Beware: The Levelling is not comfortable viewing. Female British director Hope Dickson Leach shows a Great Britain that some people only became acquainted with after the EU referendum last year. Life in Britain can be hard, and people in the rural areas are often left on their own.
The movie is a profound family drama set in Somerset 2014 after the disastrous floods. Clover Catto (the excellent Ellie Kendrick) returns to the farm where she grew up after her brother died, in a possible suicide. She is not at all happy to come back home and she needs to get in touch again with her father Aubrey.
In terms of narrative and rhythm, the film is slow. The first dialogue is a little redundant; instead Leach could have jumped to the scene in which Clover arrives in the farm. That is the crucial point to the film and a microcosm of it too. The opening scene must grab the audience immediately. But once you survived the initial heavy atmosphere, you will be led to the territory The Levelling is. Don’t forget: it gets very muddy!
Grief sets tone of the film. No wonder a party turns into a funeral. The actors move into very dark places and there is no space for understanding. In real life, farmers are still waiting for the insurance to cover the losses caused by the floods. At least 1,135 homes were flooded in January 2014. Clover is trying to reconnect with her past and her parents, but the lack of dialogue is an issue. There is denial, silence and plenty of other difficulties in confronting emotional problems. It is devastating. The Levelling captures a real modern-day feeling that prevails in the region.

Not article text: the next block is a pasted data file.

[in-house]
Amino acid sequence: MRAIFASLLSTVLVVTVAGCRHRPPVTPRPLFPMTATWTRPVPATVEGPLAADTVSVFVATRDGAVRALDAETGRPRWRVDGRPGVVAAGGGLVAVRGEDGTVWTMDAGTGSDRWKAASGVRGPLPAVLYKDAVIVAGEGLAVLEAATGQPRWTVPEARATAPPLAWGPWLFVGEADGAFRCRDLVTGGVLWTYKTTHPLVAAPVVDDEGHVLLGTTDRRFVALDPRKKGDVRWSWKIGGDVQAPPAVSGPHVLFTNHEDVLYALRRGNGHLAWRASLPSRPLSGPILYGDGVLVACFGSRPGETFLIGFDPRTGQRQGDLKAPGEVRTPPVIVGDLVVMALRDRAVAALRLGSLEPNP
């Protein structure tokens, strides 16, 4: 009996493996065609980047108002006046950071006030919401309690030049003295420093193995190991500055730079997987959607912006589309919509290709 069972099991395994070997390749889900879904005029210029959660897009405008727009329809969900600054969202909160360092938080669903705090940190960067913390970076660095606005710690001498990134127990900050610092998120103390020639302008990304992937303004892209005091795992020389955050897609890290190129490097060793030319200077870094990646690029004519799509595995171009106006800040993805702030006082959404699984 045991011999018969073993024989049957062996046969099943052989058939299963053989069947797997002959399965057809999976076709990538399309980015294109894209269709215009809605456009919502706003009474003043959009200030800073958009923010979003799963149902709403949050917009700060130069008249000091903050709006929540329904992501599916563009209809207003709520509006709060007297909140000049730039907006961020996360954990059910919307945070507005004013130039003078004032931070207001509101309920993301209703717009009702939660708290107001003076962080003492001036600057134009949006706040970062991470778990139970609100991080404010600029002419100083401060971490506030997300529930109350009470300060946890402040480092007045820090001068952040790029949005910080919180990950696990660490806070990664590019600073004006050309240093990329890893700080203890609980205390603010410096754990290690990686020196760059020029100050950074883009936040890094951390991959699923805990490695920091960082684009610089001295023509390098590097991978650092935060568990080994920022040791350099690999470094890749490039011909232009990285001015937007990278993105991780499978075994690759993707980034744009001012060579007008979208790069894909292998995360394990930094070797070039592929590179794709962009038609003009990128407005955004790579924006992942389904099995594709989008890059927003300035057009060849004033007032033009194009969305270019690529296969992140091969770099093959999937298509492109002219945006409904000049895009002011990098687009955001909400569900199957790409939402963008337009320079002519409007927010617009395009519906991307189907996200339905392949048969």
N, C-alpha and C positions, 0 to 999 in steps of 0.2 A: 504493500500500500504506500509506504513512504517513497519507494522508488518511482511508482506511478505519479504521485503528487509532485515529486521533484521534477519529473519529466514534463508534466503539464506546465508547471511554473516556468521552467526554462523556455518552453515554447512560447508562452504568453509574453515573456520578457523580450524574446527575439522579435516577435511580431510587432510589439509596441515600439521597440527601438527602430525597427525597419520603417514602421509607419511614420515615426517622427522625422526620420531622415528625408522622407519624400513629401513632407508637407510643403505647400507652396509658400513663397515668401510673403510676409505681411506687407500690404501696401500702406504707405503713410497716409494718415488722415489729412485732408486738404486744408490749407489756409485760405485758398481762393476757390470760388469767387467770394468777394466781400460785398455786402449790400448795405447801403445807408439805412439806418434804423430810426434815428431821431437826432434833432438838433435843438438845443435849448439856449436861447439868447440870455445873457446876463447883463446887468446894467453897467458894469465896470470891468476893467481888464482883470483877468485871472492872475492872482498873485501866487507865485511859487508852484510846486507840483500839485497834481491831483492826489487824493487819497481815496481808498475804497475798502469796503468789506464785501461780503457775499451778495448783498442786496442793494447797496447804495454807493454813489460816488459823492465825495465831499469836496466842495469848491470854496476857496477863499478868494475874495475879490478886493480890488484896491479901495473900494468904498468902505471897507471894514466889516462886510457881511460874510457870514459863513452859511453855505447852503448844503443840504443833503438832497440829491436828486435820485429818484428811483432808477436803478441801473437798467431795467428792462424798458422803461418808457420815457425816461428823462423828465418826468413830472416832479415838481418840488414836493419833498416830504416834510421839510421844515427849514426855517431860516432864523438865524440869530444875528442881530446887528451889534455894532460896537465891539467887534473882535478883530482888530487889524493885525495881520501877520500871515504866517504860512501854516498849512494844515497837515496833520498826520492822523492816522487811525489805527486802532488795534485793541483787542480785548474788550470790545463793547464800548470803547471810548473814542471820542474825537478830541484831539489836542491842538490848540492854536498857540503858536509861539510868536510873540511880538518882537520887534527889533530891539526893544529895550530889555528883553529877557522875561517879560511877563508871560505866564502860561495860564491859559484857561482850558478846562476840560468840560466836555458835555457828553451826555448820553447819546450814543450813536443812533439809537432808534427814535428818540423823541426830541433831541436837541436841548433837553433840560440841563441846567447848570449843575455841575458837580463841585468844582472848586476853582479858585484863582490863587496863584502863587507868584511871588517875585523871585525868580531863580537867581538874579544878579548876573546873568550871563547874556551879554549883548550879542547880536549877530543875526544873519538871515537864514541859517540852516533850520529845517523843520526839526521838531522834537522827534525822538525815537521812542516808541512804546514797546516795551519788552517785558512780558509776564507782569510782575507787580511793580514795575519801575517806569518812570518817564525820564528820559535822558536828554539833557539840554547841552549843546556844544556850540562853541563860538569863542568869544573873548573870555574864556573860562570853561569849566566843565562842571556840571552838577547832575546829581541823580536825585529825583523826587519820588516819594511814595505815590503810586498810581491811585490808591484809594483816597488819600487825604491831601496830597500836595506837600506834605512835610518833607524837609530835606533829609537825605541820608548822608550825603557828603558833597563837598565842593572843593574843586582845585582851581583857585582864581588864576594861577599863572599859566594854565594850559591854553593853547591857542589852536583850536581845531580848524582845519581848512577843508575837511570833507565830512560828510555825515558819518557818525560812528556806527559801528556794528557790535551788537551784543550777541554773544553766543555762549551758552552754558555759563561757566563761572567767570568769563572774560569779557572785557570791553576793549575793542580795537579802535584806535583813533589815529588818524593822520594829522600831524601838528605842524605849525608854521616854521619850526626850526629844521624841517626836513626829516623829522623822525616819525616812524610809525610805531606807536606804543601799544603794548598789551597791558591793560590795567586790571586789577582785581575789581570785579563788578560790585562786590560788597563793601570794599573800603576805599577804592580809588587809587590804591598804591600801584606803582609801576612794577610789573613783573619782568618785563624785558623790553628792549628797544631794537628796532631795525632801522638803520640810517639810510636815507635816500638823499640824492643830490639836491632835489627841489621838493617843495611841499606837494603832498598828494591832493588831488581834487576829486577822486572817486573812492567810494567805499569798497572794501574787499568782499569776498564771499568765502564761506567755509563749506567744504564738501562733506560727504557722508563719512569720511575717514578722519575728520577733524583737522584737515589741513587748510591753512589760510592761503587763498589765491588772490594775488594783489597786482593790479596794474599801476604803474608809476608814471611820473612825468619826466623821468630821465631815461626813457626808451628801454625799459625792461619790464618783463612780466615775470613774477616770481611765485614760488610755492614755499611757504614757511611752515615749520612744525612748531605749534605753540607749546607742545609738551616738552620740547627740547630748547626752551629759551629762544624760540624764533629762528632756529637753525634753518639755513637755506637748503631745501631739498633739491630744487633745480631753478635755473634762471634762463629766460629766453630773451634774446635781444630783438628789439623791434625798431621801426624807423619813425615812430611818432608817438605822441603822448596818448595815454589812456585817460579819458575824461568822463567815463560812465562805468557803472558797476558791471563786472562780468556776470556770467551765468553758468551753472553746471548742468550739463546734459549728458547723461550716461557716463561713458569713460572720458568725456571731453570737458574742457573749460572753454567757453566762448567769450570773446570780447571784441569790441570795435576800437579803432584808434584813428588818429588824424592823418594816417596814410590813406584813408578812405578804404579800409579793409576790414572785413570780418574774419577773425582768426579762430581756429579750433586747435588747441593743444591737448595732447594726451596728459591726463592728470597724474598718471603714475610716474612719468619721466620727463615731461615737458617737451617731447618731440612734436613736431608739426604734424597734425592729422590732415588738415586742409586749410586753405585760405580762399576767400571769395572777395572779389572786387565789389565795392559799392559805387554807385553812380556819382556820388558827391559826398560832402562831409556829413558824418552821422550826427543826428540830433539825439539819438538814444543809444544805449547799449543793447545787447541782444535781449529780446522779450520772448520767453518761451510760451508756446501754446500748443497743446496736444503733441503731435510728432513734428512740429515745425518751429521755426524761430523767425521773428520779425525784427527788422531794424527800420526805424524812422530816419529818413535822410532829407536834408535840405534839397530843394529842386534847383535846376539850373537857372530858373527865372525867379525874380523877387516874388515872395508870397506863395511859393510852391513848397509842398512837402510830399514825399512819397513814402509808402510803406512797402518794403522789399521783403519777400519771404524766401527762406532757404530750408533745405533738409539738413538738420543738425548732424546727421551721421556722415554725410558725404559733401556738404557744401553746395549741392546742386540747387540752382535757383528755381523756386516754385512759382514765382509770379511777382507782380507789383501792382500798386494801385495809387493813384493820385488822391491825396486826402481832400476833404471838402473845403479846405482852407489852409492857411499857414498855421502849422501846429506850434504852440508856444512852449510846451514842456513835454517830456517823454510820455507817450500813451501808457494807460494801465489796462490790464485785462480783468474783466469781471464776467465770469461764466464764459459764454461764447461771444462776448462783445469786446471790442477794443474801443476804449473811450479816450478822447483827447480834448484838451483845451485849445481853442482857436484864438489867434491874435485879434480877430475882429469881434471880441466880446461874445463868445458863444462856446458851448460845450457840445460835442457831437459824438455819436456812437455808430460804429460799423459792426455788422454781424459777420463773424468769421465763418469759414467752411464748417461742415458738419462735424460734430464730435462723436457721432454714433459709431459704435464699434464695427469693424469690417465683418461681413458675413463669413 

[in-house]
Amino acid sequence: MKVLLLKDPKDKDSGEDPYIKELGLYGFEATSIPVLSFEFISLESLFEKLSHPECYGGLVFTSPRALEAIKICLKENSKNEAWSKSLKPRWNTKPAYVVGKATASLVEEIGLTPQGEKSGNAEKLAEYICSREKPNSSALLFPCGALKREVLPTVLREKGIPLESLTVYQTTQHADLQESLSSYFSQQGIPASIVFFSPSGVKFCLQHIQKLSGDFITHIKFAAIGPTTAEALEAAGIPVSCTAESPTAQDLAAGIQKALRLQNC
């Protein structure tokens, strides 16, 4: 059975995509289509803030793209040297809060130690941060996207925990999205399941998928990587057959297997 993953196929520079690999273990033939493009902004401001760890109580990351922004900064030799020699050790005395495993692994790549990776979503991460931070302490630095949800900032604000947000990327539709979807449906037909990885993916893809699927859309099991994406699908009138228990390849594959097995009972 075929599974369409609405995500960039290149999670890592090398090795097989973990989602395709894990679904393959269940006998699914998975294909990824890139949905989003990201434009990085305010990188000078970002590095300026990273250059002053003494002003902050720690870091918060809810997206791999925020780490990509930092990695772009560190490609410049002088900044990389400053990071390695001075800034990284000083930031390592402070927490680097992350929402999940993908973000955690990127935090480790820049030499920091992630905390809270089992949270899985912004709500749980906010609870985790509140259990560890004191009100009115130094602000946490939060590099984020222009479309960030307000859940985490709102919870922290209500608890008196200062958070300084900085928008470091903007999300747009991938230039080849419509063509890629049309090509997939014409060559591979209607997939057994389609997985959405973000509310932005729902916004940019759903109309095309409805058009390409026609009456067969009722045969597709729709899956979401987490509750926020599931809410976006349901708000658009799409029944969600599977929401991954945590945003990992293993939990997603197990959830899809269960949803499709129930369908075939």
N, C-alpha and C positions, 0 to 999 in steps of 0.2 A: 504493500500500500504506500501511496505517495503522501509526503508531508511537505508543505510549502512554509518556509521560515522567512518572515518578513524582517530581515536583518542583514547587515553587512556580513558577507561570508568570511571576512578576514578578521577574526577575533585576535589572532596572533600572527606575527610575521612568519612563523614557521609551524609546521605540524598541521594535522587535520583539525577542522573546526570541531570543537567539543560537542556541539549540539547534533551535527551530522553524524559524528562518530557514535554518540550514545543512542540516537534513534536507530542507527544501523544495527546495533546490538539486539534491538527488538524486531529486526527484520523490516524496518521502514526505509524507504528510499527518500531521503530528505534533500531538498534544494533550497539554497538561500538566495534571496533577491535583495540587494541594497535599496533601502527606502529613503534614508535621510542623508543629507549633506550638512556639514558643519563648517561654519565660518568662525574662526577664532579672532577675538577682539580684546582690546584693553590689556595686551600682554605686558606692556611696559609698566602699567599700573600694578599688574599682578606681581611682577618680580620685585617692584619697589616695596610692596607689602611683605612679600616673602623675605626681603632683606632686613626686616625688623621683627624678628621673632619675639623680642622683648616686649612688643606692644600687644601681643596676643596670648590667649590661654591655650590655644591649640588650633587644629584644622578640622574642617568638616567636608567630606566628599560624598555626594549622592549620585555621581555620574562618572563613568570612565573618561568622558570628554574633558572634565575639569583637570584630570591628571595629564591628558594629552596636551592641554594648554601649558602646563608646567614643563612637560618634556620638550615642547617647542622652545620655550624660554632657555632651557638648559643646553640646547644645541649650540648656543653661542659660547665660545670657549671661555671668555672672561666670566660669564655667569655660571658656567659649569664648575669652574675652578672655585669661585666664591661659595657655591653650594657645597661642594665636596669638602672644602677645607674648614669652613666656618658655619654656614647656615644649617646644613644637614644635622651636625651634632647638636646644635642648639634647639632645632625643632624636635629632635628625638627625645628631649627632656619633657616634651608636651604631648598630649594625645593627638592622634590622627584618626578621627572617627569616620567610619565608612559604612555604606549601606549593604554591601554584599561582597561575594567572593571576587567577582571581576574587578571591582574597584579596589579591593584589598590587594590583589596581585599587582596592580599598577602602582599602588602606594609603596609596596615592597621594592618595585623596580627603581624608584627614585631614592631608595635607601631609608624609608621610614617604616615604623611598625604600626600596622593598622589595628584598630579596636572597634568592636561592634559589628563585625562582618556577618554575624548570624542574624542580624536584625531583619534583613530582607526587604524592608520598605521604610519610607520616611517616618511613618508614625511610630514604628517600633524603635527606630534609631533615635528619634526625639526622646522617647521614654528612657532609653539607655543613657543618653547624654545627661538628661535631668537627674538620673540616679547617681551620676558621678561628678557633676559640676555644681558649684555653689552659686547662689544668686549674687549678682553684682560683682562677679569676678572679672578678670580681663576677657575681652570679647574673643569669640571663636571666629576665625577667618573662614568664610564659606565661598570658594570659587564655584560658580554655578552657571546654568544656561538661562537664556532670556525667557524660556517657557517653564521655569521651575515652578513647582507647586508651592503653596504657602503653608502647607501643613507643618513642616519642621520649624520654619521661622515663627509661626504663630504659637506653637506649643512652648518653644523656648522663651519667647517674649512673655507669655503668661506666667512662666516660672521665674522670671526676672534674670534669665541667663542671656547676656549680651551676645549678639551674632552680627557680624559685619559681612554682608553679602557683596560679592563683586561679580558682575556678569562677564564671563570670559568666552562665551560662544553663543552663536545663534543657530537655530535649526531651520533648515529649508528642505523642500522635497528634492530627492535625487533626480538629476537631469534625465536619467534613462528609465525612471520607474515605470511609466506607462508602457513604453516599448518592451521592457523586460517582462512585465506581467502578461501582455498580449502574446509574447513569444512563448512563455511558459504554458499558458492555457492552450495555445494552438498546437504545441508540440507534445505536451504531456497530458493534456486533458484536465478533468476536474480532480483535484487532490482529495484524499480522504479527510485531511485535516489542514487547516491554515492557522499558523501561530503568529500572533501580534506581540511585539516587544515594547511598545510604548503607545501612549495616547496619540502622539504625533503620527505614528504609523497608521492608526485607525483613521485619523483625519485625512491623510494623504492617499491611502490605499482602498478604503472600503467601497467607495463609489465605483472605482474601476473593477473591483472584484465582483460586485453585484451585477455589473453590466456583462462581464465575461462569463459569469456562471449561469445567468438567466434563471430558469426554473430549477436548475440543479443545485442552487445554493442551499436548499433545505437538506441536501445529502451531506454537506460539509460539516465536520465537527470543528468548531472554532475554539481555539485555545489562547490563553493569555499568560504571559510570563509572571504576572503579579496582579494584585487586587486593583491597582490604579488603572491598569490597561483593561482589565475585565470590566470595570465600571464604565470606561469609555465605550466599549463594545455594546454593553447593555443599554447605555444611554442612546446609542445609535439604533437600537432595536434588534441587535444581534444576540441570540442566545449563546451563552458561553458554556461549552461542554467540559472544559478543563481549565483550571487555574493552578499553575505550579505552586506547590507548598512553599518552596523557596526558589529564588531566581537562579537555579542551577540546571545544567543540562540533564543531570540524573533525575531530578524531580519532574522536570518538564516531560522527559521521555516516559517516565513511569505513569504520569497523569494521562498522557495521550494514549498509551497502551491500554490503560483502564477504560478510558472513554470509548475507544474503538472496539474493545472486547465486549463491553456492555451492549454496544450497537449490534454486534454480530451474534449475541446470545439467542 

Compare, for example, what we are used to see on the tellie in shows such as ‘Grand Designs‘, with Kevin McCloud at Channel 4. From that point of view, moving to the countryside is a luxury, a ticket to a glamorous lifestyle. But a single look at Ellie can transform your magic dream into a nightmare: muddy wellies, stinky animals and no make-up (she still looks pretty, though).
In her debut, Leach looks at the British class system from a brand new angle. She is not talking about the working class that Ken Loach usually depicts. And she doesn’t gaze at the aristocracy either, something that the British period films do all the time. The Levelling investigates the middle class.
Don’t miss The Levelling, out in cinemas nationwide this weekend.